AP Photo/Susan Walsh
COLUMBIA, S.C. (AP) — President Donald Trump’s support wasn’t enough for Luther Strange to win the GOP nomination in Alabama’s U.S. Senate race. Will the story be different in South Carolina’s gubernatorial contest?
Fresh off the Alabama defeat of his chosen candidate to replace Jeff Sessions, Trump is again wading into southern, horse-race politics. He visits South Carolina on Monday to appear at a private fundraiser for one of his earliest backers, Gov. Henry McMaster.
But some here in this ultra-red state are seeing similarities with the high-profile defeat of Trump’s candidate in Alabama.
Both Strange and McMaster have impeccable Republican credentials. Strange fought same-sex marriage as Alabama attorney general. McMaster headed South Carolina’s GOP for years, was its top prosecutor and was elected lieutenant governor in 2014. Both men were elevated to their current offices by appointment, not election. Strange was appointed by then-Gov. Robert Bentley to take over Attorney General Jeff Sessions’ Senate seat. McMaster became governor when Trump picked Nikki Haley as his U.N. ambassador.
Both Strange and McMaster took political risks to support Trump’s presidential candidacy. Known for rewarding loyalty, Trump has backed their candidacies.
But Strange lost the nomination to conservative firebrand Roy Moore, who was twice removed as Alabama Supreme Court chief justice. The first removal was for defying a federal judge’s order to take down a Ten Commandments monument from the state judicial building. He was elected again but was permanently suspended after a judicial discipline panel ruled he urged probate judges to deny marriage licenses to gay couples. Moore was propelled by his support from evangelical voters across the mostly white, Christian-dominated state where voters have repeatedly embrace outsiders who campaign on embracing God and rebuffing authority.
McMaster – even though he’s the incumbent – isn’t receiving political deference: several Republicans are challenging him in the primary. His most formidable opponent thus far is Catherine Templeton, an anti-union attorney who served Haley as head of the state’s labor and public health departments.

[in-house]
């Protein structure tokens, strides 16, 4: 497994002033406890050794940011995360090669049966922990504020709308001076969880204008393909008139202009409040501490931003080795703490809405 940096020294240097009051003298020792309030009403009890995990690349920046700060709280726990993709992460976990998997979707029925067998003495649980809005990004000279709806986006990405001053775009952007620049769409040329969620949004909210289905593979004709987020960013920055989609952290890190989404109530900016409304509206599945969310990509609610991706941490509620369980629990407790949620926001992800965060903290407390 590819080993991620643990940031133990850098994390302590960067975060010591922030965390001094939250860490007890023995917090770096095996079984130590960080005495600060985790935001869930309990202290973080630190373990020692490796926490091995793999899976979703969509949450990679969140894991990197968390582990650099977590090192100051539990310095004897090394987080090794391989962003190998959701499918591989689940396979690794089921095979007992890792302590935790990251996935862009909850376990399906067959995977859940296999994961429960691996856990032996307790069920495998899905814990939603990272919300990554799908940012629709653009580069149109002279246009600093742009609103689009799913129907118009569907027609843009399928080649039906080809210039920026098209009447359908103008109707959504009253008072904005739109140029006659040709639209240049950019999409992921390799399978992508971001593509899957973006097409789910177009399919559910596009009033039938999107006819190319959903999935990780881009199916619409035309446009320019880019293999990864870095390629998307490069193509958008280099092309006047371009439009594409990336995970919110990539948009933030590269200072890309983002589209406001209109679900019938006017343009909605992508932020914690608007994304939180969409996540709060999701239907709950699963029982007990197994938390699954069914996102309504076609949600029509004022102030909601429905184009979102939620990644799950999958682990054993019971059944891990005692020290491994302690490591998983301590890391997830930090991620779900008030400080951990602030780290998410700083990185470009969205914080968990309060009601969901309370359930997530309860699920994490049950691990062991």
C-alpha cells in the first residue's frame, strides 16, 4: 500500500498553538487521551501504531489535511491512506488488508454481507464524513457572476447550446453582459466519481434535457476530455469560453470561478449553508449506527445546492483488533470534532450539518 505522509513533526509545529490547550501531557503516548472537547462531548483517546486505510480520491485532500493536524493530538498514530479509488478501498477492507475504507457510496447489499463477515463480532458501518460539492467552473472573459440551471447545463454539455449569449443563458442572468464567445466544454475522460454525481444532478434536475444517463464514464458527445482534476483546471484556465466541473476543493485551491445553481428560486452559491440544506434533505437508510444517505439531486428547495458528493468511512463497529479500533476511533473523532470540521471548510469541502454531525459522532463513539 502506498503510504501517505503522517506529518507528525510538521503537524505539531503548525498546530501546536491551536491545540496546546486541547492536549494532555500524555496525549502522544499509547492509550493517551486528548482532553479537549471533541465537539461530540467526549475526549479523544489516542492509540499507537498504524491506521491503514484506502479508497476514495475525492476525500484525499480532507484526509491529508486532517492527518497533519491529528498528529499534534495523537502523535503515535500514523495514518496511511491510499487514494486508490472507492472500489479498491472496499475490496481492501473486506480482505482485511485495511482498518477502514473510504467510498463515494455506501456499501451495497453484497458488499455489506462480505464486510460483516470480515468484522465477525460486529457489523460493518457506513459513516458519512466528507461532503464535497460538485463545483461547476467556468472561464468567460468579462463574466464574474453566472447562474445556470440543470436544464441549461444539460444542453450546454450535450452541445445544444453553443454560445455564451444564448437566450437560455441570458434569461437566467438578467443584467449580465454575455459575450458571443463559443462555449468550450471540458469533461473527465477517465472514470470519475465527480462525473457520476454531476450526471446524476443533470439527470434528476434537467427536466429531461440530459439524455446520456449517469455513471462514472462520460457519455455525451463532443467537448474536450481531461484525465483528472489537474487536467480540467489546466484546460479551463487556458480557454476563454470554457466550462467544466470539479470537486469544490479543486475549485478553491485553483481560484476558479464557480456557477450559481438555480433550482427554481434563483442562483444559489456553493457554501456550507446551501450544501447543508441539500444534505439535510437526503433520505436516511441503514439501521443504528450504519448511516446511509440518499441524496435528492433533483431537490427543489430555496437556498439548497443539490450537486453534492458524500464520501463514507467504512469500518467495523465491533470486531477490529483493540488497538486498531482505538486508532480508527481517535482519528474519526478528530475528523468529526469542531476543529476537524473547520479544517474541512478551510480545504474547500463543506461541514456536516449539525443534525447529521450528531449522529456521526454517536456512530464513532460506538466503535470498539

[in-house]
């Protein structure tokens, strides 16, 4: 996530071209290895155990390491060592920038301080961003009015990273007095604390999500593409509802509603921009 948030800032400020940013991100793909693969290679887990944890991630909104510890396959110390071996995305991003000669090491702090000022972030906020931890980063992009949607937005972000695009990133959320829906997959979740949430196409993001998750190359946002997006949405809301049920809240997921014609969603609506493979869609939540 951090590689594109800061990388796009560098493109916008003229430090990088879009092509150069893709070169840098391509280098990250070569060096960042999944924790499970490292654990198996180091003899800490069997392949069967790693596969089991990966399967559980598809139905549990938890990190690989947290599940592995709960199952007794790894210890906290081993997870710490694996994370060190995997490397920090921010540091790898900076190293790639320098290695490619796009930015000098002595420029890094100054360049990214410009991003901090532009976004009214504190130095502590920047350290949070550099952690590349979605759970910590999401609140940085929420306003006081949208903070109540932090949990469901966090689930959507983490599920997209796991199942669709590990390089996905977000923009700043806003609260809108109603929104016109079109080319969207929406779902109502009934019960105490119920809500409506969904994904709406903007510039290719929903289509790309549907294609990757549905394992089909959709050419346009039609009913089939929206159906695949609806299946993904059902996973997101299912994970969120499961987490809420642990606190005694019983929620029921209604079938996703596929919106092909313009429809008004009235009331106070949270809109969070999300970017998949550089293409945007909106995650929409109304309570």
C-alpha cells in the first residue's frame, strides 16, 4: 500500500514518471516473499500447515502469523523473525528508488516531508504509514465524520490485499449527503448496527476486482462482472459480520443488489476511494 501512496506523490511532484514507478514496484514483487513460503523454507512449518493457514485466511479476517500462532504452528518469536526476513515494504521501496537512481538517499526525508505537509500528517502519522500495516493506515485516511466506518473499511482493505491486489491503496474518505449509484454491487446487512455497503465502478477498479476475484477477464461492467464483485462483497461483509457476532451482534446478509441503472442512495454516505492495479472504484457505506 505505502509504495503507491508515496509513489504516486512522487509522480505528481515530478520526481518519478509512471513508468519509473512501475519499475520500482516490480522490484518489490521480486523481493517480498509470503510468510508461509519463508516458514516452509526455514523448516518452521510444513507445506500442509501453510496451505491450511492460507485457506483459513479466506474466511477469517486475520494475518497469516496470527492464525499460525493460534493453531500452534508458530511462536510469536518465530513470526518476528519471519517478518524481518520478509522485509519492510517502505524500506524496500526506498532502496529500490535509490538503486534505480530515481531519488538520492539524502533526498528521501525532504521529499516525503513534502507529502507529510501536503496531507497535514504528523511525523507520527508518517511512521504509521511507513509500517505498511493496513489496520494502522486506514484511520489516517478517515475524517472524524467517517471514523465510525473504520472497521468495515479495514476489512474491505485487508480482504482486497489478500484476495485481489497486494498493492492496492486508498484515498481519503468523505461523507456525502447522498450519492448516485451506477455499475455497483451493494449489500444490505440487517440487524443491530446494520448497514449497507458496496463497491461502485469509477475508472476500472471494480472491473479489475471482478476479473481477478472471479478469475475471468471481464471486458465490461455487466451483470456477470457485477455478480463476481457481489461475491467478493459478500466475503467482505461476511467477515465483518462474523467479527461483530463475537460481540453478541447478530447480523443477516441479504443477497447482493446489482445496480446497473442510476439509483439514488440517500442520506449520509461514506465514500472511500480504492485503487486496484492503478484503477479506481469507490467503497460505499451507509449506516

The Trump administration tried to woo Templeton to Washington, offering her a slot at the Department of Labor. But Templeton passed, saying that she would instead focus on South Carolina, where she’s amassed a campaign war chest nearly commensurate to McMaster’s. She’s matched or beat the governor in quarterly fundraising, topping his haul by about $30,000 in the most recent filing period. Both candidates are approaching $2 million cash on hand.
Some South Carolina political watchers are questioning if McMaster, about to enter his fourth decade in politics, may be relying too heavily on Trump’s support to boost his 2018 election chances. Chad Walldorf, a businessman who served in former Gov. Mark Sanford’s administration, said he sees the parallels with Alabama.
“I respect loyalty, but it seems that Trump is again misreading the situation on the ground, getting behind the establishment candidate who was not elected to his position, running against a credible agent of change who’s garnering more significant grass roots support,” he said, referring to Templeton in South Carolina. “At least from the voter standpoint, it seems to me that folks eager for change are eagerly jumping on the Templeton bandwagon.”
Walldorf also said he was impressed at Templeton’s ability to outraise McMaster. Templeton not only raised more money than the incumbent in the filing period that ended this month, but more than 90 percent of her donations came from donors within South Carolina, not bundlers or national action groups. McMaster’s donations were also mostly from inside the state, although more than one-third of his contributions were from out-of-state donors.
Templeton told The Associated Press recently her approach to fundraising has been traditional: small, weeknight gatherings, as well as weekend dove hunts and skeet shoots. Over and over, Templeton said she keeps hearing that, while people appreciate McMaster’s service, it’s time for change.
“We didn’t elect who is in office right now, and I’m an outsider running against the last three lieutenant governors – but we know it’s time for conservative leadership that will end corruption and shrink a growing government,” Templeton said.
Tim Pearson, a senior McMaster adviser, said he believes McMaster’s message is still popular among the South Carolinians he’s served and would only be amplified by the president’s visit.
“He’s beloved here,” Pearson said of Trump, who he said has a “great friendship” with McMaster and has hosted him at the White House several times.